“Touched in this way by God, the yogi sees unity and the True Self (Divinity) everywhere, in every creature, in all creation.”  BG 5.29

So here you go:

Aparigraha April Challenge #4: No-Waste Kitchen.

  • Hug your food.  Stop buying Ziploc bags and disposable plastic wrap.  If you have some in your cabinet still, remember that a Ziploc freezer bag can be used a few times.  However, what’s even better?  Use glass Pyrex dishes for food storage.  These never need to be thrown away.  The most exciting thing I found when taking this challenge: Food Huggers.  Adorable, re-usable Food Huggers, silicone food savers that “hug” the half of any fruit or vegetable you want to save in the fridge.  Seriously?  Have you seen anything more adorable?


  • Re-imagine your morning routine.  Most of us love a warm morning beverage.  Most of us create an entirely ridiculous amount of waste to satisfy this craving.  At home, here’s your challenge to reduce your waste: avoid all single serving items.
    • Loose-Leaf tea.  (Have you ever thought about the extra waste from one TEA BAG?  Why even have a paper tag on the string of each tea bag?  Why have a string?  Wait… why have a bag?)  Buy a small tea filter and head to the local herb store to buy loose-leaf tea.  Much more delicious, much more sustainable.
    • French Press Coffee.  (No coffee filters needed.  No tiny one-time-use plastic cups for your coffee grounds.  I’m sure you can guess how I feel about Keurig cups.)
    • Add-ins that aren’t single servings.  Even when you are at a coffee shop, opt for the pourable raw sugar instead of tearing open a sugar packet.  Better yet, learn to sweeten your tea and coffee with honey.  Local honey companies will refill your empty plastic or glass honey jar.photo (8)
  • Can Cans.  Sure, aluminum cans are recyclable.  But it takes in exorbitant amount of energy (often fossil fuels) to recycle.  The goal here is to reduce ALL waste.  An average American produced 4.6 lbs of garbage every day, and about 1/3 of that is recycled (Loux, Easy Green Living).  Beans don’t grow in cans.  Tomatoes don’t grow in cans.  Stew certainly isn’t made in cans.  Buy dry, buy fresh, buy ingredients and make your own.  And do I even need to talk about soda cans?  Really?  Are you 12?  There are about a million harmful substances in soda that do not need to go in your body, and about a million un-recycled aluminum soda cans on my street alone. (I hereby give any person standing at the bus stop on my corner to put their Cherry Coke cans in my recycle bin.  Please stop leaving them on my sidewalk.)  This is the MOST wasteful.  Buy yourself a lemon and stick it in a glass of water.  Trust me on this one.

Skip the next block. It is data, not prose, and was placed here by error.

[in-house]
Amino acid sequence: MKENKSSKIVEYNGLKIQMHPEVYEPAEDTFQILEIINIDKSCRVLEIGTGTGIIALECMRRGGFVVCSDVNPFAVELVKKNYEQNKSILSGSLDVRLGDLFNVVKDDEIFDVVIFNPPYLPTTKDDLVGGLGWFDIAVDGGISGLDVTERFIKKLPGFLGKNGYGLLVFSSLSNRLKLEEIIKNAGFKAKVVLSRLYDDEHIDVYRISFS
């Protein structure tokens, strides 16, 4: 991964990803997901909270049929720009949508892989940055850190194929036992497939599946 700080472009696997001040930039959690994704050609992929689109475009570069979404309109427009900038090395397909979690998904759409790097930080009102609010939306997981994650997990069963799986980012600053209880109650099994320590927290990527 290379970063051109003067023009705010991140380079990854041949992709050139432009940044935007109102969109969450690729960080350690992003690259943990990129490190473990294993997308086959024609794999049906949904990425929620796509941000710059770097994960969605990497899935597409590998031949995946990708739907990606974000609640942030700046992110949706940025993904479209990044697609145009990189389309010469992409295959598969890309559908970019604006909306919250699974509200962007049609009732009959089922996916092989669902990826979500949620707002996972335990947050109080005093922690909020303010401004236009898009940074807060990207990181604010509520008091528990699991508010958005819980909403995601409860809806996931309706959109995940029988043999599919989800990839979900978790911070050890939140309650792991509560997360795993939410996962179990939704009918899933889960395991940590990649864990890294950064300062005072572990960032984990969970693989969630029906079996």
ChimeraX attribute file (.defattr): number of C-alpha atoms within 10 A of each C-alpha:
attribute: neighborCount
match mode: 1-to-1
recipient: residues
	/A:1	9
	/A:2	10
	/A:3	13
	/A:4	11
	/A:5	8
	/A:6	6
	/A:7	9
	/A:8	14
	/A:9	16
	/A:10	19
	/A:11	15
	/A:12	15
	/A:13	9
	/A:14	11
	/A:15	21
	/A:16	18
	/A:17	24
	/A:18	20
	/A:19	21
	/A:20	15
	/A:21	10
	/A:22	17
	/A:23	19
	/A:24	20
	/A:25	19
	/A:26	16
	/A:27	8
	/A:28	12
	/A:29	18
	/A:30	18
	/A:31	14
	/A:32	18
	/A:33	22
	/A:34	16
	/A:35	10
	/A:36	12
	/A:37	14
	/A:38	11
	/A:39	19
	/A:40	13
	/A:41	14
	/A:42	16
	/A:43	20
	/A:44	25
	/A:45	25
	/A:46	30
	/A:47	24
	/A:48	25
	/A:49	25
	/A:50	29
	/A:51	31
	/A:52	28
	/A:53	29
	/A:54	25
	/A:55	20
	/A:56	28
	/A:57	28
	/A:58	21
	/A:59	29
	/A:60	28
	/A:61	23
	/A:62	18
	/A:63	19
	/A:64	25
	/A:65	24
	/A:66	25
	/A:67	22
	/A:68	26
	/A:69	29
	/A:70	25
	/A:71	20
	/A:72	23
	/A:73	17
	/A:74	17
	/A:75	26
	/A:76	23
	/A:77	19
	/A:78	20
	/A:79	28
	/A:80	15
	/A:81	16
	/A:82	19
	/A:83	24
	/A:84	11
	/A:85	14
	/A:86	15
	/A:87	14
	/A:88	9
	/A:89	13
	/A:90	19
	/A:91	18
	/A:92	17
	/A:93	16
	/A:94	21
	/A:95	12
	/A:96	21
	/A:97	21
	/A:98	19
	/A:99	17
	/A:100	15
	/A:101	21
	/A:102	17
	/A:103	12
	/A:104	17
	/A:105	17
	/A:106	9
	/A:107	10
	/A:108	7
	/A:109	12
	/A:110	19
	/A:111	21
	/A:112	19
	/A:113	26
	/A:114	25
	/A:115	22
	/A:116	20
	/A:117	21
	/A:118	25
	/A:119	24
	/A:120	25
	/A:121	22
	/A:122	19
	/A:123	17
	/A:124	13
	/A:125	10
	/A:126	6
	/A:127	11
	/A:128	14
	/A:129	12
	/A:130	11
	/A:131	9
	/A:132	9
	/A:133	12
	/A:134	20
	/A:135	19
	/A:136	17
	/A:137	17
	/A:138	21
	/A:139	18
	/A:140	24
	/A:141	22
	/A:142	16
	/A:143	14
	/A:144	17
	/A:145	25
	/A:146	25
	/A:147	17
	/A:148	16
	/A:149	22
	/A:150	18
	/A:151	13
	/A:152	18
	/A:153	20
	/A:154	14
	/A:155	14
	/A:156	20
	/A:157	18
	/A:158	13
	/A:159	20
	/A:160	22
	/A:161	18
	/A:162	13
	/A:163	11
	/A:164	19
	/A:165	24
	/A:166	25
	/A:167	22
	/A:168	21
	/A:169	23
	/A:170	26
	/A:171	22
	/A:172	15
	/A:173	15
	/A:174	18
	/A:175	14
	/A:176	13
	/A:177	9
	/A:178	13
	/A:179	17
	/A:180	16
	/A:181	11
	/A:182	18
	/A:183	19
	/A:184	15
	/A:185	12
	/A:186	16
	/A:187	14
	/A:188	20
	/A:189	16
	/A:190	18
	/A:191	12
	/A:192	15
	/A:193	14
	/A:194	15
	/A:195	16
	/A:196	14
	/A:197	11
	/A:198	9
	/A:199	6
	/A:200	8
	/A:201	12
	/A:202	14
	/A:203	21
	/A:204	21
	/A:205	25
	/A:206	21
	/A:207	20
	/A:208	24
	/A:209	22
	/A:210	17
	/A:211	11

• Chop it, Don’t Toss it.  Food waste makes up about 13% of the total solid waste amount in the United States.  Learn to use the ENTIRE vegetable for your cooking.  From Root to Stalk.  When chopping celery, broccoli and cauliflower, chop the stalks into small pieces, put them in your freezer, and throw them in a soup the next day.  Challenge yourself to use the entire vegetable.  Beet greens?  Sautee them and top your curried quinoa.  Carrot tops?  Blend them in tomorrow’s root-to-stalk1smoothie.  Stop buying fruit and veggie trays.  You don’t need the extra plastic platter and you are telling grocery stores that you prefer they throw away perfectly good (and nutritious) vegetable parts.  Take a look at Tara Duggan’s Root to Stalk Cooking which explains the Art of Using the Whole Vegetable.  I think we throw food away because we don’t know how to eat it.  Chop it, don’t toss it.